Thursday, July 27, 2006
The real tragedy of the quagmire in Iraq is the effect it's had on the United States' ability to engage its financial, military and political resources elsewhere. Since March 2003, we've squandered $300 billion and 2600 U.S. soldiers' lives on this unjust, poorly planned and ill-fated Bush vanity project. But now with the violence and bloodshed raging out of control in Israel, Lebanon and Gaza, the U.S. appears neutered; unable to effectively inject itself into a dire situation where American diplomacy and perhaps military involvement would normally be a bedrock in the process. In short, we're stuck where we don't belong, and cannot be where we do.
As the need for a multi-nation peacekeeping force in Southern Lebanon becomes paramount towards finding an end to the violence there, the Pentagon has made it clear that U.S. forces are stretched so thin primarily from Iraq that we cannot, unlike in the past, send out troops to participate in this mission.
"As far as boots on the ground, that doesn't seem to be in the cards," said John R. Bolton, the U.S. ambassador to the United Nations. This position was echoed by Secretary of State Condoleezza Rice: "I do not think that it is anticipated that U.S. ground forces . . . are expected for that force."
That we need to rely on France, Turkey and other nations to go it alone without U.S. participation is a sad day for America in its role as the great super-power and defender of freedom. That we now also have to send even more troops to safeguard Baghdad, as announced earlier this week, is mind-numbing. As the Middle East is imploding, with terror organizations and the countries that sponsor them--Syria and Iran--tipping the balance of power, it's criminal that we are so handcuffed by Iraq, so drained by this debacle, that we cannot play a meaningful role in securing the region. I don't care what color your state is, every American should be outraged at the Bush administration for taking this nation down such as self-destructive and wasteful path.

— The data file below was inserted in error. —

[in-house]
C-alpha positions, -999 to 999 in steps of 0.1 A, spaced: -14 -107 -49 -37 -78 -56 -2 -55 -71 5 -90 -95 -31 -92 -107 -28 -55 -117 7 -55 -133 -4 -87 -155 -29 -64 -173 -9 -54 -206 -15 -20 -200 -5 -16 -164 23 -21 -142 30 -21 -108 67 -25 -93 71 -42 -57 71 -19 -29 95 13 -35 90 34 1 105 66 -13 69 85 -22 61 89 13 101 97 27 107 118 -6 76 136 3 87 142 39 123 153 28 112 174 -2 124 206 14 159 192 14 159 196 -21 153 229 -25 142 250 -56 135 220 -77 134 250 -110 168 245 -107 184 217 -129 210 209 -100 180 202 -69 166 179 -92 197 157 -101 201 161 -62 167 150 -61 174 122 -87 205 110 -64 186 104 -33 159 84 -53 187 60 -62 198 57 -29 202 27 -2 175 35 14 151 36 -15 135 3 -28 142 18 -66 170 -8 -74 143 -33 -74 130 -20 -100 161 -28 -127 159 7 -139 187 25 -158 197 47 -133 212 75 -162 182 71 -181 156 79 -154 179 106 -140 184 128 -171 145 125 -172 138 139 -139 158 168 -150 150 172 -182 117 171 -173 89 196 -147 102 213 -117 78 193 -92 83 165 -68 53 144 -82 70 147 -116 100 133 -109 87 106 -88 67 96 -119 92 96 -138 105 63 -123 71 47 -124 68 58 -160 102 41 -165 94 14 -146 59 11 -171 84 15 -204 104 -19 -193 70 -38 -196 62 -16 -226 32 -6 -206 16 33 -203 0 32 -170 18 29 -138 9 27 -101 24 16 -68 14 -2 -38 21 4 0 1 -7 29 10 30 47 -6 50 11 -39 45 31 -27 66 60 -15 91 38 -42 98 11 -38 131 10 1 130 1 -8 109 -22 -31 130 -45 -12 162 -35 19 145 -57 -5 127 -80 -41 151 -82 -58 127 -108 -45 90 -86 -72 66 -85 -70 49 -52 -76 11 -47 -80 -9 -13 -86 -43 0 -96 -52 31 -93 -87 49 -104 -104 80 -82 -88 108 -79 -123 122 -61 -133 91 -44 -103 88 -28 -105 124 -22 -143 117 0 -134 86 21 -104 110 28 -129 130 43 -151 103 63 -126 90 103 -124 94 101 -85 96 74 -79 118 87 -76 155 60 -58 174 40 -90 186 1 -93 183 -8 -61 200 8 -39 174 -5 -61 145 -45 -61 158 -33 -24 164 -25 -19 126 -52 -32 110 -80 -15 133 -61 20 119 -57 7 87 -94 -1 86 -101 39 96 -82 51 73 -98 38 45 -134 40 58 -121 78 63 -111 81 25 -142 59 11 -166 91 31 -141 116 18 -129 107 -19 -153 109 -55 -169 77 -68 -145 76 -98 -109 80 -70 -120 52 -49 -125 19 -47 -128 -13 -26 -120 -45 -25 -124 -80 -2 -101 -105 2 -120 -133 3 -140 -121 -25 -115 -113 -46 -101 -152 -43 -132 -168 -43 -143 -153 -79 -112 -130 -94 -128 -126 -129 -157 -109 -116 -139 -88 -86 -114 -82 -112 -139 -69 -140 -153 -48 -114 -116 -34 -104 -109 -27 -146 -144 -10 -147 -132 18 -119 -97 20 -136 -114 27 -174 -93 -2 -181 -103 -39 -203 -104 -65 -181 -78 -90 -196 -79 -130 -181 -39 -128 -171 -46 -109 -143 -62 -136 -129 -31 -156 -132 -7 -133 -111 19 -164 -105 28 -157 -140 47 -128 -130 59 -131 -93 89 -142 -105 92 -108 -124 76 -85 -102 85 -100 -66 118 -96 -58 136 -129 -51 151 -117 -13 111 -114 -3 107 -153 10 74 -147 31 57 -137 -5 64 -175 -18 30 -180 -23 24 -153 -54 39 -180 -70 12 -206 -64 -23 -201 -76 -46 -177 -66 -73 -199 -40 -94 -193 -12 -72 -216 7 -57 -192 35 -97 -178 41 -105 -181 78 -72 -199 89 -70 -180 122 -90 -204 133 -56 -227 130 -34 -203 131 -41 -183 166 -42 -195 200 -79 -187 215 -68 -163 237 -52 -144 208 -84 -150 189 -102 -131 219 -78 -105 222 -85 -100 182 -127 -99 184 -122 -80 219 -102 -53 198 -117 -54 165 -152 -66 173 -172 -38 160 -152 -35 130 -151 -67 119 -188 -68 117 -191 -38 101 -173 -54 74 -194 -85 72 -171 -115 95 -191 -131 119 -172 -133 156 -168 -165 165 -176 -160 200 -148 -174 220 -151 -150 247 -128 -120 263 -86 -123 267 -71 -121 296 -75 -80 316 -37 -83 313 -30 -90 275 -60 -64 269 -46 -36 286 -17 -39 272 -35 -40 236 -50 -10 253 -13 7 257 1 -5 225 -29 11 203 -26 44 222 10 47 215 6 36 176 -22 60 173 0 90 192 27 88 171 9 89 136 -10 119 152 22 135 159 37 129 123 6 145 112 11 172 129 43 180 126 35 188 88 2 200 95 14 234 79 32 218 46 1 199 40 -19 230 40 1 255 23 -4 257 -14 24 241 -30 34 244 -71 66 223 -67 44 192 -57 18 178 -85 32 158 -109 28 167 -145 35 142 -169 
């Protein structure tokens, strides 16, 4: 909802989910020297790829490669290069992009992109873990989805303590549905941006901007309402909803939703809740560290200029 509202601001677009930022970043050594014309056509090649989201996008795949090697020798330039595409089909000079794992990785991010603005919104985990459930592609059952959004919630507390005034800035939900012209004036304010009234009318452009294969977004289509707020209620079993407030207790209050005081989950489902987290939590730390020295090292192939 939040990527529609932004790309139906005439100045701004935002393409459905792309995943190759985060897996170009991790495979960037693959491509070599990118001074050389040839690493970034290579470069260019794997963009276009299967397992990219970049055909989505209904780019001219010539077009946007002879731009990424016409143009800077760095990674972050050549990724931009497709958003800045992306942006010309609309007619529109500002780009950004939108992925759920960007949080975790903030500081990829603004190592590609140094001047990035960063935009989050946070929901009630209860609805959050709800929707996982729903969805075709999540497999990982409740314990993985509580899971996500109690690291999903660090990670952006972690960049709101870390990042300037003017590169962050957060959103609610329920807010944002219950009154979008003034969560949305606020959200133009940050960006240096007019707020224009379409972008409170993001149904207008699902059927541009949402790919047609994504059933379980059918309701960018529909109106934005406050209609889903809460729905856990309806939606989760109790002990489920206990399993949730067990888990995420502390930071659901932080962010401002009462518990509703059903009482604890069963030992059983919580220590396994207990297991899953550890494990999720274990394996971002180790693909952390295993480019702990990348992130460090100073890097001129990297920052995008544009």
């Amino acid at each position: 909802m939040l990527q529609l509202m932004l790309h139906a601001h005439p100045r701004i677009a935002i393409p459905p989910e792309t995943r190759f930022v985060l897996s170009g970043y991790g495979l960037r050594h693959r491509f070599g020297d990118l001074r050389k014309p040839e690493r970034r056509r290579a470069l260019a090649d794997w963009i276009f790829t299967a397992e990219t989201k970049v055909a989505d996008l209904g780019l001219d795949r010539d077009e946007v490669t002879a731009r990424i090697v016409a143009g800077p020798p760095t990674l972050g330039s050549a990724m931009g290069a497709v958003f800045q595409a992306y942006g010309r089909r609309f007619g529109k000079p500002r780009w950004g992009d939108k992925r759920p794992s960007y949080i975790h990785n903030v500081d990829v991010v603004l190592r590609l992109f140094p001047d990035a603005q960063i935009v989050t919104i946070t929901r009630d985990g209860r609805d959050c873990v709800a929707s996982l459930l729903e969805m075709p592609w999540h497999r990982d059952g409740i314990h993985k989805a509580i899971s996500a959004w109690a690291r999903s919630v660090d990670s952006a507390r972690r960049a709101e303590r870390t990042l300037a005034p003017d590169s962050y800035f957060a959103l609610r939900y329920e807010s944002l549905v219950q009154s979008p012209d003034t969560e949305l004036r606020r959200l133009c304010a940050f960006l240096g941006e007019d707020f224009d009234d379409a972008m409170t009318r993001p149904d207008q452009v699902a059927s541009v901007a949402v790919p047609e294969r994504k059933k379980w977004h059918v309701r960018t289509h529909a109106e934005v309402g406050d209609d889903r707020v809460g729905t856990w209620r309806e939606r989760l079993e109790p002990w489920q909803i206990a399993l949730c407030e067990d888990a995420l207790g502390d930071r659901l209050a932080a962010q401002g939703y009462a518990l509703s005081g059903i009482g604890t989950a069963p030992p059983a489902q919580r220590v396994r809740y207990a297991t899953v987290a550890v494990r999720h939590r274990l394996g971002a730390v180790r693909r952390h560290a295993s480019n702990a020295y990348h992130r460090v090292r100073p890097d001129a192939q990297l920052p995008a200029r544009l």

That we're now subjected to the constant cable news images of an impotent United States, with a tired, frustrated Rice with her head in her hands trying to blow smoke up the world's ass while it contributes nothing diplomatically or militarily, is an utter disgrace and an embarrassment. We're the United States of America, for crap's sake, and we're coming off dazed and confused and powerless. It's especially infuriating as we compare America's stature and influence in the world today to that of the FDR, Truman, Eisenhower and Kennedy days. In the eyes of the world, and on the political, diplomatic and military stage, America's become a sad joke. And we can thank our court jester Bush for that.
That our nation's military resources and assets are so depleted that we cannot afford to send a few thousand troops into Lebanon is shameful. That this troop shortage precludes us from defending an ally and our own interests in the region is both maddening and frightening.